The strategic importance of the area around Franzensfeste in Valle Isarco had already been established during the Tyrolean battle for freedom in 1809.
When General Lefébre advanced through Valle Isarco (Eisacktal) with around 2500 men to the South, he was ambushed and defeated by only 500 Tyrolean marksmen under the command of Andreas Hofer.
To prevent enemy troop movements in the region and to guard the important route to the south, Franz von Scholl was given the order to work out a plan by Emperor Franz I in 1832. Only six years later, in 1838, the fortress, built by a workforce of 4600 men, was inaugurated in the presence of Emperor Ferdinand I. Emperor Franz I had died in 1835 and did not live to see the completion of the fortress. His successor Ferdinand I is said to have commented on the horrendously high construction costs, saying that the fort should have been made of silver rather than granite.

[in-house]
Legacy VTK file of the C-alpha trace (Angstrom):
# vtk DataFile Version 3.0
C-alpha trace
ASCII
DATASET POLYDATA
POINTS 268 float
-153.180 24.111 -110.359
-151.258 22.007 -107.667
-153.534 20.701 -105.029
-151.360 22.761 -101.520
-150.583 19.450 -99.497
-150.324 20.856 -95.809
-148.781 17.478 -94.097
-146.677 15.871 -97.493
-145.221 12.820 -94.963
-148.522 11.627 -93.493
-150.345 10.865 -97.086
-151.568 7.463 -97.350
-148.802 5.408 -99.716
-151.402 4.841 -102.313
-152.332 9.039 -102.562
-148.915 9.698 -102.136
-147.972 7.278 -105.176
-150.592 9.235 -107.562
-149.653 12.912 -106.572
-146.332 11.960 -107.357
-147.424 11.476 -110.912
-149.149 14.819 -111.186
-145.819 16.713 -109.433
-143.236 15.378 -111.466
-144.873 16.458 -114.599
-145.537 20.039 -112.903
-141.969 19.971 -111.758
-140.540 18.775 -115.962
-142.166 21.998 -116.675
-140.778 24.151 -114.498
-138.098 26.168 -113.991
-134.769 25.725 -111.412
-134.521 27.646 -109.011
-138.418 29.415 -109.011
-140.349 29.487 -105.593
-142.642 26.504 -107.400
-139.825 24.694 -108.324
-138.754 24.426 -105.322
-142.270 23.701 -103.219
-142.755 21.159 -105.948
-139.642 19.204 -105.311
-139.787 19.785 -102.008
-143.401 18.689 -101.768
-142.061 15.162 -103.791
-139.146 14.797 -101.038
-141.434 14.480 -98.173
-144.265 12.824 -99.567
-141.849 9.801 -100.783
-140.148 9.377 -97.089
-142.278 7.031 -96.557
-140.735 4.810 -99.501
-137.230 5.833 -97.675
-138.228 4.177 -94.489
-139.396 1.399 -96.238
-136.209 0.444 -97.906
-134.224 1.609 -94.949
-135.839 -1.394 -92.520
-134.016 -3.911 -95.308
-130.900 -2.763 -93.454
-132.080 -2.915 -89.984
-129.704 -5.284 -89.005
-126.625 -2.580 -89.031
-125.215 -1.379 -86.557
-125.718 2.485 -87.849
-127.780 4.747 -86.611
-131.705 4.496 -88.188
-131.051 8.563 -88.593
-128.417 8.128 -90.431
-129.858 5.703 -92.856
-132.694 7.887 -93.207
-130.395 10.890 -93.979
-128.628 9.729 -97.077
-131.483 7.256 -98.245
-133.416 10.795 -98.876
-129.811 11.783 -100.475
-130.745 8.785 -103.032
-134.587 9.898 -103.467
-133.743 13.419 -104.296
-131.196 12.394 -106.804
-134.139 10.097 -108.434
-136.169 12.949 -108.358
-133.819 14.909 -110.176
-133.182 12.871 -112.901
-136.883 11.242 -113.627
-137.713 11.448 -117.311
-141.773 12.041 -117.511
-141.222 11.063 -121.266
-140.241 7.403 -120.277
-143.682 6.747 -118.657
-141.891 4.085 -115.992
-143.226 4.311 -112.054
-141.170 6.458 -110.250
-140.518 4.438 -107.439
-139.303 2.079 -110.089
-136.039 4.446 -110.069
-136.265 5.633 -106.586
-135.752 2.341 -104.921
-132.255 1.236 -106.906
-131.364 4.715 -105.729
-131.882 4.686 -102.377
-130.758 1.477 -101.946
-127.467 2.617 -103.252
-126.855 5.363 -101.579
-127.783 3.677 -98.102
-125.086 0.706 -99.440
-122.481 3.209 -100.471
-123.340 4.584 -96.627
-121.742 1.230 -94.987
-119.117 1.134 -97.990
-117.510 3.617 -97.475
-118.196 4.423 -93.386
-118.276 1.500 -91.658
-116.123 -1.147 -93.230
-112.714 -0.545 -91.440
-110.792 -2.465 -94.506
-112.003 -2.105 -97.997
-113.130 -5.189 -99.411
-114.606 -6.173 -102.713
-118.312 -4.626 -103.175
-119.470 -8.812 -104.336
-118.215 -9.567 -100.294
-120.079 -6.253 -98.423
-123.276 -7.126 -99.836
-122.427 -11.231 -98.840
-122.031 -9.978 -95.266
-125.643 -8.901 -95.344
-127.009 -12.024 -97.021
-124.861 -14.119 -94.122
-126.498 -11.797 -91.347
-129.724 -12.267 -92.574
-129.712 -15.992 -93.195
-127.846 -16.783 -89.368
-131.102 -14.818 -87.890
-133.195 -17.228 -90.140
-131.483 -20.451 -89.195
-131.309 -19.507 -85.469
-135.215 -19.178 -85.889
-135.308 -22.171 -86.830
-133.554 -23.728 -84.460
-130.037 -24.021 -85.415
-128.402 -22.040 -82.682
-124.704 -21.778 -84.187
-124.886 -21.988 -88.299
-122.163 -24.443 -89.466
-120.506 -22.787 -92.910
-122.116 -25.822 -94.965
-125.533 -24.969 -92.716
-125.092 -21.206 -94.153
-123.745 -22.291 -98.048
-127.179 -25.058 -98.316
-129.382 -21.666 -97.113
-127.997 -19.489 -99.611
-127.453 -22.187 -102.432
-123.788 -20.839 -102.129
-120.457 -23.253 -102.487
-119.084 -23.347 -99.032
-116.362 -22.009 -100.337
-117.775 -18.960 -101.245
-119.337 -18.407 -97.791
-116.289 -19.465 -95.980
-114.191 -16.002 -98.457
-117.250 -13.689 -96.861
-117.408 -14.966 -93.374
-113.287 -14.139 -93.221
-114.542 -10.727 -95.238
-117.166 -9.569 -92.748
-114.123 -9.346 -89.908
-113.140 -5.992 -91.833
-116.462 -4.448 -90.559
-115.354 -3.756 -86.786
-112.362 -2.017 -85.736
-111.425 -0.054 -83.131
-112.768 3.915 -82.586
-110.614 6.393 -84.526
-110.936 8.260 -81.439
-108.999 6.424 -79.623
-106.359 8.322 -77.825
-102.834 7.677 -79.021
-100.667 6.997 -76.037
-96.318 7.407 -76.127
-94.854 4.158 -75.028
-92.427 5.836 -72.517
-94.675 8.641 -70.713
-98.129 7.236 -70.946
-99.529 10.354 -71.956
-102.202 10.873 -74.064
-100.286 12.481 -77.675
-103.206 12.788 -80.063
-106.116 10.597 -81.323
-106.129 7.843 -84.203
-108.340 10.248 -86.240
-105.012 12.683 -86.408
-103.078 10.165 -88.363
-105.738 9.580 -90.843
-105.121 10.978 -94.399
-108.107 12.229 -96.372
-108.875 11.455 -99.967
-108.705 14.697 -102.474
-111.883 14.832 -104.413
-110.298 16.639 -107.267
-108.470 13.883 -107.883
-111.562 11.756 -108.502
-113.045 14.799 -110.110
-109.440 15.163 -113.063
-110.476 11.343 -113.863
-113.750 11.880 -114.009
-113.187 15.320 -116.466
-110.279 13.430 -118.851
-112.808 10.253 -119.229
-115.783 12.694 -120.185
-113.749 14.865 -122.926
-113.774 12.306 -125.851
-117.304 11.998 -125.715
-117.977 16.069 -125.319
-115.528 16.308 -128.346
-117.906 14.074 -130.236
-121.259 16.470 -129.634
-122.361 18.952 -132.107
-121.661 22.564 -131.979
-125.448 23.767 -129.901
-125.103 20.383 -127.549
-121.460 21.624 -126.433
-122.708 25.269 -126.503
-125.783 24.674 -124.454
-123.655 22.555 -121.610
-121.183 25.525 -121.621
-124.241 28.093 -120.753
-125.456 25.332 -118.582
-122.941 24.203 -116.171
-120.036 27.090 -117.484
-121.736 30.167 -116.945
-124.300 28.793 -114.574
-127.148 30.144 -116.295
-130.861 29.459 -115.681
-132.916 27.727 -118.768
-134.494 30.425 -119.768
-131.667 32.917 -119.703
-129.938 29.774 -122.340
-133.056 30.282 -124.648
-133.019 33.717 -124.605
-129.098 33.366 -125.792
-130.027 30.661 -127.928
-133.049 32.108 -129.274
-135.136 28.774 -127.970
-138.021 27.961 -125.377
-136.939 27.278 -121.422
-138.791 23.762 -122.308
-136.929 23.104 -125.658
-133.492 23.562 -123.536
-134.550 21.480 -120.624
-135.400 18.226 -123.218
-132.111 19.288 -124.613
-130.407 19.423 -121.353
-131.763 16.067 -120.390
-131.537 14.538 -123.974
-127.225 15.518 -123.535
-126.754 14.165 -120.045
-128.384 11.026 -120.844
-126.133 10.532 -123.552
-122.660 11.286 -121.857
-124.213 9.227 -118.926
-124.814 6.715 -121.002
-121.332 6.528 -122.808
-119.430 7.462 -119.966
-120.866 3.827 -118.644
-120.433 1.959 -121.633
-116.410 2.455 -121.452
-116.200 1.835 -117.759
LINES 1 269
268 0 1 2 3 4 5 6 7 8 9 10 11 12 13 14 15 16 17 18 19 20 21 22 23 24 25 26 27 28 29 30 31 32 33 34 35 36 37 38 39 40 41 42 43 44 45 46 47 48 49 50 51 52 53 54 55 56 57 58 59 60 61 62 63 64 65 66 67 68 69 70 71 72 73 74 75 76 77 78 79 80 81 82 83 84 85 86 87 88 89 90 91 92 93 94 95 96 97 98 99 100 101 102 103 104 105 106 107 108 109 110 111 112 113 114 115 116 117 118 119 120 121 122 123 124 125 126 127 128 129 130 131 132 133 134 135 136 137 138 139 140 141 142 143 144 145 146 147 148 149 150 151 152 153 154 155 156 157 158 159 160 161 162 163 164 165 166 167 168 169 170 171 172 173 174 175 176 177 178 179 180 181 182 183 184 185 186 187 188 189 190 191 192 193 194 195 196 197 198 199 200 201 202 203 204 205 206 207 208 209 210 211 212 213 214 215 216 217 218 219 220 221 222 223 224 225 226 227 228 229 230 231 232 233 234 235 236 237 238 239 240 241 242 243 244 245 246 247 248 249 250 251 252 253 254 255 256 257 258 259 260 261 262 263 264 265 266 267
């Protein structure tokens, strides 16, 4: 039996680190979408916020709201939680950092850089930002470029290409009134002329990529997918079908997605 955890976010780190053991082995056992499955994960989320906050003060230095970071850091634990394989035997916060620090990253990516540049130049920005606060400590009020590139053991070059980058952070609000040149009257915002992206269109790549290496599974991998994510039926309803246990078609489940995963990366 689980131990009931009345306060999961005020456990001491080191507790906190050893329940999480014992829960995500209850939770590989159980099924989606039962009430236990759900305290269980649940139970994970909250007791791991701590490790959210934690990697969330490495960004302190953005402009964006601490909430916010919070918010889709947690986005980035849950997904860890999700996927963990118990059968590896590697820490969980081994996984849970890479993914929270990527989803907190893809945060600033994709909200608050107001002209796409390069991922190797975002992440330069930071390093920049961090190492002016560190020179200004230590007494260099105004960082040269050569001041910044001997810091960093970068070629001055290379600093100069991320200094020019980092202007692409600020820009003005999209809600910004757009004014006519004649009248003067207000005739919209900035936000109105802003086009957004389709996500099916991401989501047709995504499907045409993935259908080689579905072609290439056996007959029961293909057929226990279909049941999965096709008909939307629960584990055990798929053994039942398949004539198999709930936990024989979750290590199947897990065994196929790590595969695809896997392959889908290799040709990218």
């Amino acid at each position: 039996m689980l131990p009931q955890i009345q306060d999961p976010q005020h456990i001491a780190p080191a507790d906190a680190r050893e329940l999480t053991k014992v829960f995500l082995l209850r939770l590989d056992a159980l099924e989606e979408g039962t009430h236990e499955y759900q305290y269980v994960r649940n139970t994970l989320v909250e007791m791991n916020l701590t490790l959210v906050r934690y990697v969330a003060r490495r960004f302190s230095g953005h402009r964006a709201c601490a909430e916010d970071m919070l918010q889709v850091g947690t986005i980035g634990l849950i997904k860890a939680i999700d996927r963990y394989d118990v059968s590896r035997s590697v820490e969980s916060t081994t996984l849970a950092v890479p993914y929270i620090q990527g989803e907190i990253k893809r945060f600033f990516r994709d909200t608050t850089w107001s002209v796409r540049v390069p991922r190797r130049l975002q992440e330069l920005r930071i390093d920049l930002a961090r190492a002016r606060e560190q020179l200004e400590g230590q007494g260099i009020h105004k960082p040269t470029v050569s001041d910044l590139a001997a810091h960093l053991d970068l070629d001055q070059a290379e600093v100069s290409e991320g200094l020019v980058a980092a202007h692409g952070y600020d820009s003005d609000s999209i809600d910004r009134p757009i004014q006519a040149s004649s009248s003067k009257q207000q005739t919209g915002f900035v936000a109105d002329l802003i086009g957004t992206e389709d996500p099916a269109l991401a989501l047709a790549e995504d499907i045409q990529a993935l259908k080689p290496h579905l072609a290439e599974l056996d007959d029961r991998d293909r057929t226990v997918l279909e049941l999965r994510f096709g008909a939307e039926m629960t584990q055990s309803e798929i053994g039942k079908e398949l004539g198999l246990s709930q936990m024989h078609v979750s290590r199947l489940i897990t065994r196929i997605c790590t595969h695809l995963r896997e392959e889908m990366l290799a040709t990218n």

It took another year to put the finishing touches to the building. In 1845 a neo-Gothic chapel was consecrated in the fortress.
The fortress consists of a giant water dam with battle stations, cannons and accommodation for the troops, connected by a system of underground stairs. When the political balance of power shifted, the fortress quickly lost its strategic importance and, over time, became a barracks and equipment depot.
After the First World War, the fortress was given over to the Italian army which continued to use it as a repository. When it was no longer used as a military base, ownership of the fort reverted to the regional government of South Tyrol. It is nowadays used for exhibitions and other cultural activities, but is also open to visitors on request.